Pros and Cons of Forming an LLC in Nevada or Delaware

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New business owners often hear that somehow things are "more favorable" for corporations and other business types in Nevada or Delaware. But does this favorable treatment make the additional costs worthwhile?

Benefits of Forming an LLC in Delaware or Nevada

More than 50% of all U.S. publicly-traded companies incorporate in Delaware because of its "...modern and flexible corporate laws, ...highly respected Court of Chancery, a business-friendly State Government, and the customer service oriented Staff of the Delaware Division of Corporations." (from the state's business division site).

Based on the Delaware model, Nevada has gone even further to be business-friendly. Nevada's corporate website lists advantages of incorporating in Nevada, including no corporate income tax, no taxes on corporate share, nominal annual fees, no franchise tax, competitive sales and property tax rates, and minimal employer payroll tax.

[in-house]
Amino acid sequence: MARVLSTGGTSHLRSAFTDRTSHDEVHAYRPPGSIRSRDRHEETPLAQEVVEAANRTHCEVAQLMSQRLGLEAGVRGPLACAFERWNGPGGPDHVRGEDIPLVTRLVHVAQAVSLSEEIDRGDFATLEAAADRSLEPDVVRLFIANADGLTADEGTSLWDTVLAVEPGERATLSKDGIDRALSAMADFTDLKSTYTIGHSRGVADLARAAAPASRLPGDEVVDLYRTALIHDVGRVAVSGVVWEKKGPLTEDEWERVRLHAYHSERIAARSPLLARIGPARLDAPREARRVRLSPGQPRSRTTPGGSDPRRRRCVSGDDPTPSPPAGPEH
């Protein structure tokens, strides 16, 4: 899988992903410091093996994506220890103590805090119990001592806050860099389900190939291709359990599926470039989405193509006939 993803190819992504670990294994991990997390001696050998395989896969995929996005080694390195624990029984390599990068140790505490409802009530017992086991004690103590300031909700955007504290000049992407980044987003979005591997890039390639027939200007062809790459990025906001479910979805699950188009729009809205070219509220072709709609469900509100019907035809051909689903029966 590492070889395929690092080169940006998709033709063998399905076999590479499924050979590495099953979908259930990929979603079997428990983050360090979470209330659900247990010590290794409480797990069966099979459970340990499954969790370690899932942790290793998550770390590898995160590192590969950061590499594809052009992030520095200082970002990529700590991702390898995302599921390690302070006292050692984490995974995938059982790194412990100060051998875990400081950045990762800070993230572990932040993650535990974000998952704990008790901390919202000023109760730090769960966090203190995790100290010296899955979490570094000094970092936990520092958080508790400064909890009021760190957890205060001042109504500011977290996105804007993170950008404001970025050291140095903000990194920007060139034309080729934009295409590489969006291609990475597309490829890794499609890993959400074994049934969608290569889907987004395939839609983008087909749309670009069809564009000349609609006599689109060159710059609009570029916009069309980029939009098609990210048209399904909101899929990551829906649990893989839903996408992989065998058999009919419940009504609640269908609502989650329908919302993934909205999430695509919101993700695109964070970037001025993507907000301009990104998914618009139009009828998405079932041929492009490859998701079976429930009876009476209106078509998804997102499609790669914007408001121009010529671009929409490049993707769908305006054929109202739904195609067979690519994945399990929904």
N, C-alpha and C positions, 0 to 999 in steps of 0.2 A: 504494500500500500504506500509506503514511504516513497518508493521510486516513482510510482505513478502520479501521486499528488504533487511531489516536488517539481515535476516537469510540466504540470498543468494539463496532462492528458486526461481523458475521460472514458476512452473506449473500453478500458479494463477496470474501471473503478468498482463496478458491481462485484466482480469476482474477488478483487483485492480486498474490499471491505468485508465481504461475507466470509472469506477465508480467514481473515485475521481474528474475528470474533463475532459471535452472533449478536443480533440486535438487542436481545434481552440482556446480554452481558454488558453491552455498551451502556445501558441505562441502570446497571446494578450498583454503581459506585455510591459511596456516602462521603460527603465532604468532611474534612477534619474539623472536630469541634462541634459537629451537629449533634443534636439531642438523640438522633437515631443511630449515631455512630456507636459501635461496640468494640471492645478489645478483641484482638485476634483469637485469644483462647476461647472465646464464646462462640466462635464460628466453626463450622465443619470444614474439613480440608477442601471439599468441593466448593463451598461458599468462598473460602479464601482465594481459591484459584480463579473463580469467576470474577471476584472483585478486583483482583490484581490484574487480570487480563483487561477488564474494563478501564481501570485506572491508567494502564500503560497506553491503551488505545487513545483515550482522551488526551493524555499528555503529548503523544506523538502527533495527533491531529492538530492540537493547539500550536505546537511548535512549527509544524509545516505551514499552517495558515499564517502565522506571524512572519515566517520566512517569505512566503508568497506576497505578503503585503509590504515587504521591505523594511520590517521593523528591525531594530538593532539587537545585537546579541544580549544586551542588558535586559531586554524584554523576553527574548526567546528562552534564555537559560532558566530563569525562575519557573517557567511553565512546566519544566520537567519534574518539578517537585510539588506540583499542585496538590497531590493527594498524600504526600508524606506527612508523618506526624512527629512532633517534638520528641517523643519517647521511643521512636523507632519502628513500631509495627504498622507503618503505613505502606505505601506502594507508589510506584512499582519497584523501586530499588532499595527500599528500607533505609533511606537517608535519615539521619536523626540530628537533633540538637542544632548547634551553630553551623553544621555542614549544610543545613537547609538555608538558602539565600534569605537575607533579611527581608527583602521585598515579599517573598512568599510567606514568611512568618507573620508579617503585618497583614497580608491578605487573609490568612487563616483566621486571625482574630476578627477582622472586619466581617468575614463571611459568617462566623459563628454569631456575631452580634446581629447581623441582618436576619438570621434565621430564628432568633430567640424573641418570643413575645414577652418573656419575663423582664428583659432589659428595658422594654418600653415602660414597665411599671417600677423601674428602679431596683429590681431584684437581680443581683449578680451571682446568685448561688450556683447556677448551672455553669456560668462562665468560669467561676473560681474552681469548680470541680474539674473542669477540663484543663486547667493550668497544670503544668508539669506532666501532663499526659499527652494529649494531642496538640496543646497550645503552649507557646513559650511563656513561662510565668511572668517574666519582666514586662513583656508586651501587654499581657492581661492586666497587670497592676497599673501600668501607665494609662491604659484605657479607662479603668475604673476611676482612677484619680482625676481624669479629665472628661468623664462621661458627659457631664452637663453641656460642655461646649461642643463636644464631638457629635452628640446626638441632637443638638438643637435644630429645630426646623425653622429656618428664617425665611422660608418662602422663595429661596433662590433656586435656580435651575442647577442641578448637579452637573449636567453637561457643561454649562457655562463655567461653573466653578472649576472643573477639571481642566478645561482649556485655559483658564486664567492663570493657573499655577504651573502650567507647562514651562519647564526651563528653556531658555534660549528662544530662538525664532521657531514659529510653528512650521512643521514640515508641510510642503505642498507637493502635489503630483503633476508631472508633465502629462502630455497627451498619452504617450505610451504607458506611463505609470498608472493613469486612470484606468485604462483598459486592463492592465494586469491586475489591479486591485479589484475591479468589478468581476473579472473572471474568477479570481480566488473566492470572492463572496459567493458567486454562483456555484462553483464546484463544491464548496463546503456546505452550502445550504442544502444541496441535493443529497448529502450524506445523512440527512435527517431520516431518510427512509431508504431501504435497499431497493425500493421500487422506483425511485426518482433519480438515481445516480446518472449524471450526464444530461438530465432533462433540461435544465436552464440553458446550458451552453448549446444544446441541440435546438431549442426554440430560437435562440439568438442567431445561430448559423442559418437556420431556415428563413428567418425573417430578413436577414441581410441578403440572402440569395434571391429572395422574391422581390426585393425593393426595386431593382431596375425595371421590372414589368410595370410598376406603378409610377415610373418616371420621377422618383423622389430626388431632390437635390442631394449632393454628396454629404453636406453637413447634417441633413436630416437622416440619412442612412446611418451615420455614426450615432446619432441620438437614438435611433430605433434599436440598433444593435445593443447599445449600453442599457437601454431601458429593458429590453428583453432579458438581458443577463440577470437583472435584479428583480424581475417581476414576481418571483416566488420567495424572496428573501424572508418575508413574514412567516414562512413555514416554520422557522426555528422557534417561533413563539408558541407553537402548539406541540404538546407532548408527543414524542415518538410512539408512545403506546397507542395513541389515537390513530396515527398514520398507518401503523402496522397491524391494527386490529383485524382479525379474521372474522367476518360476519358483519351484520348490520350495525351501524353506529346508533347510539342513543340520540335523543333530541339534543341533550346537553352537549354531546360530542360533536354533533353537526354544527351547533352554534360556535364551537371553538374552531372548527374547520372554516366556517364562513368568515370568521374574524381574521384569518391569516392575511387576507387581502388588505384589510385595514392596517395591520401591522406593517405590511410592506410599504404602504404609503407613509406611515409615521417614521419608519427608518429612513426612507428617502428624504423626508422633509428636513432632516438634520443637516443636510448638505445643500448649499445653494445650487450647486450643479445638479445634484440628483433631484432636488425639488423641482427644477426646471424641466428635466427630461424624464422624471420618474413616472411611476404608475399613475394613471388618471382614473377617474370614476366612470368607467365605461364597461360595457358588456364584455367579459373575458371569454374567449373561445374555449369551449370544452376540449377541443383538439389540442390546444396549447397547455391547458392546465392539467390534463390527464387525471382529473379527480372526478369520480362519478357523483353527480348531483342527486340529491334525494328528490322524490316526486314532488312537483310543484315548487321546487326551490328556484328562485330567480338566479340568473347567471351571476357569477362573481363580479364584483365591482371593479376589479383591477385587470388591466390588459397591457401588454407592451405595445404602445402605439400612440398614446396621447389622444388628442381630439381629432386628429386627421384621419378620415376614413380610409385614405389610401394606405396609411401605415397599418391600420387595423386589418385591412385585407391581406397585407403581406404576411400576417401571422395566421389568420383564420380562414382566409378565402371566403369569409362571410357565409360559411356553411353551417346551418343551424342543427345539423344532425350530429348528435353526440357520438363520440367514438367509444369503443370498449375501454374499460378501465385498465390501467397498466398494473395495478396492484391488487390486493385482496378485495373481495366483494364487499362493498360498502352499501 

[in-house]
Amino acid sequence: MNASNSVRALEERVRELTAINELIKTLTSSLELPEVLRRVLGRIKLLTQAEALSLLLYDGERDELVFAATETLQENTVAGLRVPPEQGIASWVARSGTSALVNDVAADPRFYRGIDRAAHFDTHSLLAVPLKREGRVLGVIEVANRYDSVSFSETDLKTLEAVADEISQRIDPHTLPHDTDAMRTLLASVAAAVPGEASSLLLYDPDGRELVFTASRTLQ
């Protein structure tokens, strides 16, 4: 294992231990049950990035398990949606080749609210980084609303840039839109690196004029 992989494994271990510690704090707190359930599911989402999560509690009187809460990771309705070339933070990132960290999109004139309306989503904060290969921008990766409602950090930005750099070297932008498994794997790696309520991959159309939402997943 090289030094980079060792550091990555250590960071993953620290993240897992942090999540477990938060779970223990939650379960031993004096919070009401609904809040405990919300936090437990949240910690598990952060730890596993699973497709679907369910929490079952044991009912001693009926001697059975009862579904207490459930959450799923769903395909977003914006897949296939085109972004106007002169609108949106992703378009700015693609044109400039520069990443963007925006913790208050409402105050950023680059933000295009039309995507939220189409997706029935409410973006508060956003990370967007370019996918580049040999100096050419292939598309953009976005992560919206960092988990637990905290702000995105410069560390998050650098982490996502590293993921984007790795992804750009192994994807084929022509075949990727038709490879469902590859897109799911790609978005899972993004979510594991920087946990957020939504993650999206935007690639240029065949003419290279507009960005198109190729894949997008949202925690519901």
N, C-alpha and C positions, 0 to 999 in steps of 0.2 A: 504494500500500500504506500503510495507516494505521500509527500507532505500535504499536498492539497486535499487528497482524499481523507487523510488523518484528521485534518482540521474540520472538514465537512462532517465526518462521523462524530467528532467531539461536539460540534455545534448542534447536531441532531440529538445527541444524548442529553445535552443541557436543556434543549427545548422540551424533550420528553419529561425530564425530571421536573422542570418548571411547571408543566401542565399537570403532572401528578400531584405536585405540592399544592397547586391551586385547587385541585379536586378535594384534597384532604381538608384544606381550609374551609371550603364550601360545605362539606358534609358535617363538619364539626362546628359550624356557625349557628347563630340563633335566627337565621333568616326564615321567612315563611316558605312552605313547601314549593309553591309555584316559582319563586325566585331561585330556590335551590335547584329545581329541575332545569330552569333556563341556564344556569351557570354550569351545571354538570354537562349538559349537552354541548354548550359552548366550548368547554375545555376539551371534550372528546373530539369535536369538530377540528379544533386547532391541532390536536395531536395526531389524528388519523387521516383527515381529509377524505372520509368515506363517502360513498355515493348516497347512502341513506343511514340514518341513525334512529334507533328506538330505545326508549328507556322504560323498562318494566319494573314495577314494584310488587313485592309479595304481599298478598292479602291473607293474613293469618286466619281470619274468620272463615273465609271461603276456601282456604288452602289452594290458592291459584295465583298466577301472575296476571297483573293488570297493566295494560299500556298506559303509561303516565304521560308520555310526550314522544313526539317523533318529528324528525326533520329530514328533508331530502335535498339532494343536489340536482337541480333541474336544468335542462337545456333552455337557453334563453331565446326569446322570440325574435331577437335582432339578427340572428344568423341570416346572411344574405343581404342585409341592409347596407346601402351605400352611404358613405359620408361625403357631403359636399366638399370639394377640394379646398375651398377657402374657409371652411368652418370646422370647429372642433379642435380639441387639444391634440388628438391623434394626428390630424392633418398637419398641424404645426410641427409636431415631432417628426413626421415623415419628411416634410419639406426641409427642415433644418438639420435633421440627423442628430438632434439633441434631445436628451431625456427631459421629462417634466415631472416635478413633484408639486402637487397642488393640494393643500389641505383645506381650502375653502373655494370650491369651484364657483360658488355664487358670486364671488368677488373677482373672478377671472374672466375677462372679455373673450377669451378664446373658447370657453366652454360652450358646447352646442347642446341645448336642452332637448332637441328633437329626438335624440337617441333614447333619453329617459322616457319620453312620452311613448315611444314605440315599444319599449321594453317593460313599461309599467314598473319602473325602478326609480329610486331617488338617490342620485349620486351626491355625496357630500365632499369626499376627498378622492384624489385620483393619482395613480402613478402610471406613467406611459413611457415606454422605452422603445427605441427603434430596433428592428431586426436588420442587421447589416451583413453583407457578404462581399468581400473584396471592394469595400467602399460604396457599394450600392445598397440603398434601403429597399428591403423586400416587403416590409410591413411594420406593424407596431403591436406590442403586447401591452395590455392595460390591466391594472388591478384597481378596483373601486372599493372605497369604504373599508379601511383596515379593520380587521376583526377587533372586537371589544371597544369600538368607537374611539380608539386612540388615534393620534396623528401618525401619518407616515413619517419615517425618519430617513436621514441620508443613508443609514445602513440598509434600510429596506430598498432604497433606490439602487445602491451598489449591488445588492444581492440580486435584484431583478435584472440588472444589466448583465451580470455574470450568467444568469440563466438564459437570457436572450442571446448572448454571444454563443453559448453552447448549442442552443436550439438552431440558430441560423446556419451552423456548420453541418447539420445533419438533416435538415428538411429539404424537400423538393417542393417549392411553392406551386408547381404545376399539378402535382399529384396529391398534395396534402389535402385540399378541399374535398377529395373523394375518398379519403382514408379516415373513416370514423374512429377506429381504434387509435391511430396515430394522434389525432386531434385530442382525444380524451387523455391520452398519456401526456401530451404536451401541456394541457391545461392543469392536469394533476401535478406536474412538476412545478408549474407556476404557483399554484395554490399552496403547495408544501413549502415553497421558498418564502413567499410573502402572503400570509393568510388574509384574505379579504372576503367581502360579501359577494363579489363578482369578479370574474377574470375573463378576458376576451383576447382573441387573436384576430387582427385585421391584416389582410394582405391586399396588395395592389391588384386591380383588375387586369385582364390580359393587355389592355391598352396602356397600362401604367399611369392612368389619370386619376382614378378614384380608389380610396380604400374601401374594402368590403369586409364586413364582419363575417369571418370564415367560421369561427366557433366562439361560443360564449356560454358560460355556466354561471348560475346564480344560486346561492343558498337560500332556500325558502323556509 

Both states will allow you to incorporate or form an LLC in their state even if your business is physically located in another state.

Drawbacks

Dual Registration. If you are only doing business in one state, but choose to incorporate elsewhere, you will have to register in both states initially, and each year you will need to prepare two annual reports - requiring two filing fees each year instead of only one - to keep both registrations active.

Registered Agents. You will be required to maintain a registered agent in both states, again adding more fees and costs.

Legal Costs. If your business becomes involved in litigation, the laws of both states may need to be applied depending on the various underlying issues. Your attorney (typically licensed in the state where you are doing business) will have to learn the laws of the other state to advise you on certain matters - this "learning" time may be charged to you.